"What we know about sickle cell is that it is the first disease known to man at a molecular level," Nwankwo says. "We know a lot of excruciating detail down to your DNA about what causes sickle cell, and I wanted us at 1910 Genetics to use sickle cell to reflect sort of a North Star that guides us like a compass in terms of the types of diseases that we can go after. I believe that the AI tools we're building are going to have a much higher chance of success if they're going after diseases where we thoroughly understand the underlying cause in the same way we do for sickle cell."

AI Tools for Better R&D Productivity

Nwankwo says that the pharmaceutical industry has come to largely accept poor results in both the discovery and development phase of drugs. During internships with Eli Lilly and Novartis, she saw the challenges and failures that came when a 100-year-old pharmaceutical company tried to layer new technology on top of Industrial Revolution-era systems. "If I was going to be in a technology-forward pharma company, I had to create it," she says. "I had to do it from the ground up, and as I looked at the confluence of technology that was available to us, particularly around artificial intelligence, I had this innate desire to bring it into the drug discovery realm."

One of the unique aspects of the 1910 Genetics platform, Nwankwo says, is that it enables them to design different types of therapeutic modalities. At their Seaport district facility, robots conduct biological experiments 24 hours a day: Those experiments generate data that feeds into AI models, teaching the robots how to be more intelligent and efficient.

"With our technology and platform, we are going to increase the probability of success and decrease the time and costs to get a drug to market," Nwankwo says. "In five years, I want us to be a clinical stage company and the definitive, de facto drug discovery platform for every major pharma company in the world."

Finding Her Voice in Leadership

As the face of 1910 Genetics, Nwankwo spends a great deal of her time fundraising and keeping the lights on. Last March, she was 37 weeks pregnant with her first child when Silicon Valley Bank failed, temporarily wiping out millions in the company's bank account. "We had two years of cash in the bank, all of it gone in one split second," she says. "As a founder, nothing prepares you for that. Nothing prepares you for waking up and your company literally just died in front of you."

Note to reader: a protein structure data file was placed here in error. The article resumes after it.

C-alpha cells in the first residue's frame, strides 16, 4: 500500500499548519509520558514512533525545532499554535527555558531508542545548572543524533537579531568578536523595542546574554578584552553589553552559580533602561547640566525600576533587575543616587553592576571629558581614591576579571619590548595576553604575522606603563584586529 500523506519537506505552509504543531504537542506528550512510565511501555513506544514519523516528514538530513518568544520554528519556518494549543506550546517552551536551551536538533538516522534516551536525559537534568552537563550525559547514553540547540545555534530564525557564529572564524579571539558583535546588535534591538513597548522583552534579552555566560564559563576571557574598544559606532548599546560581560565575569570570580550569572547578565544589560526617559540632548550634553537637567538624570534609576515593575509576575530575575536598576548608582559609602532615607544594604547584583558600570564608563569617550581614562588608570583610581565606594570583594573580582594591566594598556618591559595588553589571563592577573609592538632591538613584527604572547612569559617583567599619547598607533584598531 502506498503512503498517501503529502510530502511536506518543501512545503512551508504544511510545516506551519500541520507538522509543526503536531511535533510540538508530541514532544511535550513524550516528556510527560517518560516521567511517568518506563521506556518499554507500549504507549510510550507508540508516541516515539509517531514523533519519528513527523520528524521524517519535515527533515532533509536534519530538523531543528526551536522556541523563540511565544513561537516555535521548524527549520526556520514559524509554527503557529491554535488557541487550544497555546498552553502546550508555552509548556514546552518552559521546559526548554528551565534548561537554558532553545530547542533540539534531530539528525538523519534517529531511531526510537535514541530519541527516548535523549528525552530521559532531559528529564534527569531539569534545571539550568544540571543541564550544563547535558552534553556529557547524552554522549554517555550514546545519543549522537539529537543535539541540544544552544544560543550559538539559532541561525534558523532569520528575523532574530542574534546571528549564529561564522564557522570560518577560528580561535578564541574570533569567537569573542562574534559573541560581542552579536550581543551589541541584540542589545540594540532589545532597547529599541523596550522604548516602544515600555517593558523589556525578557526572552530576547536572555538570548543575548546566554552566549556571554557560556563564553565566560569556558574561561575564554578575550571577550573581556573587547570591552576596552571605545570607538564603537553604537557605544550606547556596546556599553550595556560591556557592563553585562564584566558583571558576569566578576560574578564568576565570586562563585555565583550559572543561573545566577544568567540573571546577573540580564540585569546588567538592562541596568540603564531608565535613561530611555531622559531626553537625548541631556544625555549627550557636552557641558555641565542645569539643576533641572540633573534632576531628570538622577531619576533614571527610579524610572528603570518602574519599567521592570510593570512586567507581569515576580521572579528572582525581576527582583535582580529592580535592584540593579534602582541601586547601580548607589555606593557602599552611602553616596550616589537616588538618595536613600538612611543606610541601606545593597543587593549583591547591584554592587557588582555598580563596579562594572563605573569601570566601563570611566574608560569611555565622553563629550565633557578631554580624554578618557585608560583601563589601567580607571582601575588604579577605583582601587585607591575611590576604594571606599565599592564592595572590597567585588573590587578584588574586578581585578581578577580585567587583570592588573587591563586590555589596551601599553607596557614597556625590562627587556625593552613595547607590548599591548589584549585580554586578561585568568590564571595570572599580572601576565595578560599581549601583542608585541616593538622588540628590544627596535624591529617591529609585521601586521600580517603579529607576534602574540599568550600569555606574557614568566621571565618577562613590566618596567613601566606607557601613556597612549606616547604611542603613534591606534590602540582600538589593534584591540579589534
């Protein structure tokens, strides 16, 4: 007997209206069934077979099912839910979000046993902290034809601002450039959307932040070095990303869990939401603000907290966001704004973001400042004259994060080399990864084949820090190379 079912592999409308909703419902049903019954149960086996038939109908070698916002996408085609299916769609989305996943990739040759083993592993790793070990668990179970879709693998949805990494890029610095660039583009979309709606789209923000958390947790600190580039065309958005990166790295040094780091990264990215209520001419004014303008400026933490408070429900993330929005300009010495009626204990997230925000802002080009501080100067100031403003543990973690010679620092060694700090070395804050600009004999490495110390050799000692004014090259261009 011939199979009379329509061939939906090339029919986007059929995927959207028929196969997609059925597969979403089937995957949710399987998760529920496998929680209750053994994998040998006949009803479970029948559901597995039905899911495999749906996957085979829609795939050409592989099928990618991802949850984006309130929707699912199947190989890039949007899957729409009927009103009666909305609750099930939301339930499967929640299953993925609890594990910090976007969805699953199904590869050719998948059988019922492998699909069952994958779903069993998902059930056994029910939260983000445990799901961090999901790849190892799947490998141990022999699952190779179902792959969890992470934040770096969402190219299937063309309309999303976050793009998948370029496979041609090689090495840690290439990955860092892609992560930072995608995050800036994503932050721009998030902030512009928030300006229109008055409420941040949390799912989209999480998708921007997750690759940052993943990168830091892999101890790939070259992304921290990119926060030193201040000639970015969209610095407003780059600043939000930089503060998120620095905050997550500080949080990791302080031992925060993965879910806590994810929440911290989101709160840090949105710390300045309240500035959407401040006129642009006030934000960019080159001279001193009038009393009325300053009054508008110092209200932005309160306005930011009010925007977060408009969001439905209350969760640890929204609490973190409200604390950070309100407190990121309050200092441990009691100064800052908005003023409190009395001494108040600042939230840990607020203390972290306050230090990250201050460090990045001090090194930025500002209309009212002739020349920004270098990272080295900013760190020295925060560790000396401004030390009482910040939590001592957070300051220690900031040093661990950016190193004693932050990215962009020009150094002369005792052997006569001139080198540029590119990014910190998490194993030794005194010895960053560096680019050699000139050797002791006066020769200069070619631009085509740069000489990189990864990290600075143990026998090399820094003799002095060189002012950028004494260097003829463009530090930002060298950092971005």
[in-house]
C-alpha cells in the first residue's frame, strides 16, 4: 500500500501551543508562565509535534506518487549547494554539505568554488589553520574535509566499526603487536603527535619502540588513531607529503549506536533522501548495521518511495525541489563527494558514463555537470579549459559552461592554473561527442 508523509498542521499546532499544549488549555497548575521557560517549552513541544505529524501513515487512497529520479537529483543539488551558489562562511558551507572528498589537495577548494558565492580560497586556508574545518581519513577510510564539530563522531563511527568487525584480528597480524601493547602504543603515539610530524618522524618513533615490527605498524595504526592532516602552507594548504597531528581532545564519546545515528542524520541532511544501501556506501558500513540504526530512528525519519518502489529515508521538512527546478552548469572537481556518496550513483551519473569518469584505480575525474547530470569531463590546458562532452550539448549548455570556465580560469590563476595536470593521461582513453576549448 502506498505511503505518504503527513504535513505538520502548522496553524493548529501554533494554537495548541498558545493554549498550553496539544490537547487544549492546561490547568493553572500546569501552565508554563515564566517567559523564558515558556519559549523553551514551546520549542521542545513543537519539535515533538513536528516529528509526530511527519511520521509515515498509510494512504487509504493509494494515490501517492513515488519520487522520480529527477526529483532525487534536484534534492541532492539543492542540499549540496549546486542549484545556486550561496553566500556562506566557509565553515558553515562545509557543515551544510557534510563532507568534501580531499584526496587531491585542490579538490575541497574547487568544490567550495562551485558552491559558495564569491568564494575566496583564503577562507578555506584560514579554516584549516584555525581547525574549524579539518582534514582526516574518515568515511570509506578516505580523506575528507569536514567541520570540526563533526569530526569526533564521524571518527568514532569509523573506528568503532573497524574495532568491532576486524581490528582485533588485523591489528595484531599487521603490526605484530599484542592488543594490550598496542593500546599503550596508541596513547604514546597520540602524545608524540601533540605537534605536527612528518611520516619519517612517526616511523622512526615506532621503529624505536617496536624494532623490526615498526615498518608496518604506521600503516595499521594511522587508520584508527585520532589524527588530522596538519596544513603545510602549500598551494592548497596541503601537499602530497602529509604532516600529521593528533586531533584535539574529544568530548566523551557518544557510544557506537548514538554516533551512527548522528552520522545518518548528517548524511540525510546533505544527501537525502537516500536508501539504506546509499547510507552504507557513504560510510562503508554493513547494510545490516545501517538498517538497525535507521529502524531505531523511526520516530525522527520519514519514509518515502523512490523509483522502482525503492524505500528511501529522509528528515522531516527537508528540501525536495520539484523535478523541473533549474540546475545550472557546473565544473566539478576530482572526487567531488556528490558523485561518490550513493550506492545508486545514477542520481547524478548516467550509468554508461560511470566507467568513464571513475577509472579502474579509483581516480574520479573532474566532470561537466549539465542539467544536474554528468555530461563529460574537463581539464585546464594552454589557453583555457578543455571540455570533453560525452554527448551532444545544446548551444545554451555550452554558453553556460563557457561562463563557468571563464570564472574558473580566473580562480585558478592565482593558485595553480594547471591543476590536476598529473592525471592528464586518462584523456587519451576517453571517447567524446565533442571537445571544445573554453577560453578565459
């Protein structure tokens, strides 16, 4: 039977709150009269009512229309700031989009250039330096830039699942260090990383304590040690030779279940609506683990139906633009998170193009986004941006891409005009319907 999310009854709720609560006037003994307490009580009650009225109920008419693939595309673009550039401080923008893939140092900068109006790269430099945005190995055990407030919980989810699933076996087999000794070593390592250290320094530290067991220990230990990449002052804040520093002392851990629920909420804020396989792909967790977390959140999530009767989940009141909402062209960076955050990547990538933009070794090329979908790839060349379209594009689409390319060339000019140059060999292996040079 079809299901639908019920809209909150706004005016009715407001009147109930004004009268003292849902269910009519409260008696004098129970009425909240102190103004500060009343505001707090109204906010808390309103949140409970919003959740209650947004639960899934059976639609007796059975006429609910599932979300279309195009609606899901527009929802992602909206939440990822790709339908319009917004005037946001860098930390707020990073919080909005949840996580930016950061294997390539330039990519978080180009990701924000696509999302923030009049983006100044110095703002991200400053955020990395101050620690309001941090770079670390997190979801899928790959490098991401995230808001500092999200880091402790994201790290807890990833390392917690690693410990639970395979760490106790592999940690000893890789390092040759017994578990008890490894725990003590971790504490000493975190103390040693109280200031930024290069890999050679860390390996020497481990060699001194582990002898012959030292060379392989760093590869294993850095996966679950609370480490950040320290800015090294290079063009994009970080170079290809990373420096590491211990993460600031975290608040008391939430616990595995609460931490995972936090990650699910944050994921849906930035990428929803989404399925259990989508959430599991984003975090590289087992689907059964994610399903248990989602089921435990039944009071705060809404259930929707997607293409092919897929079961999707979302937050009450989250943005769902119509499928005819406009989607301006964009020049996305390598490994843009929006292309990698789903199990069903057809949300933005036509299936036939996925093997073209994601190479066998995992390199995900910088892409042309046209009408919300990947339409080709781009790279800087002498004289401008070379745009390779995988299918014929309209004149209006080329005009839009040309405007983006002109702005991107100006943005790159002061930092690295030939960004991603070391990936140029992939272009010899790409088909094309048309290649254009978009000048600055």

Nwankwo is nearing completion of series B fundraising during one of the most difficult funding environments in the last 30 years. It's a combination of these macro problems, which are out of her control, and the micro problems inside of her 20-person company that keep her up at night. Yet after nearly six years on the job, she's coming into her own as a founder who must juggle her responsibilities as a wife and mother with the demands of being the head of a pioneering biotech company.

1910 Genetics has also given her a platform to do more to increase diversity in the biotech industry. At Claflin, she struggled to find professors who understood her desire to become a scientist. Thankfully, she had summer internships that allowed her to pursue her interests in biomedical research and pharmaceuticals.

"If I had not had internships at George Washington University, Yale, Eli Lilly, and Novartis, I wouldn't be here," she says. "I have had people stand up for me. I have many examples of people who have gone out of their way to break protocol for me to try to work around rules that would have prevented me from stepping into institutions regardless of how brilliant I was."

Starting in 2025, Nwankwo will begin hosting five to 10 students from HBCUs for 12-week paid summer internships to expose them to the various aspects of the biotech industry. "We're going to give them the same opportunity I had to create their own path in the industry," she says.

After several years of primarily focusing on the operations and fundraising of the company, Nwankwo is ready to embrace her place as perhaps the only Black female founder and CEO of a venture capital-backed biotech company. "What does it mean to be a Black female founder and CEO in this industry?" she asks. "And in what ways do I want to use that platform to bring more visibility about this industry to African Americans who don't understand it very well?"

By: Farrell Evans

Read the full feature here.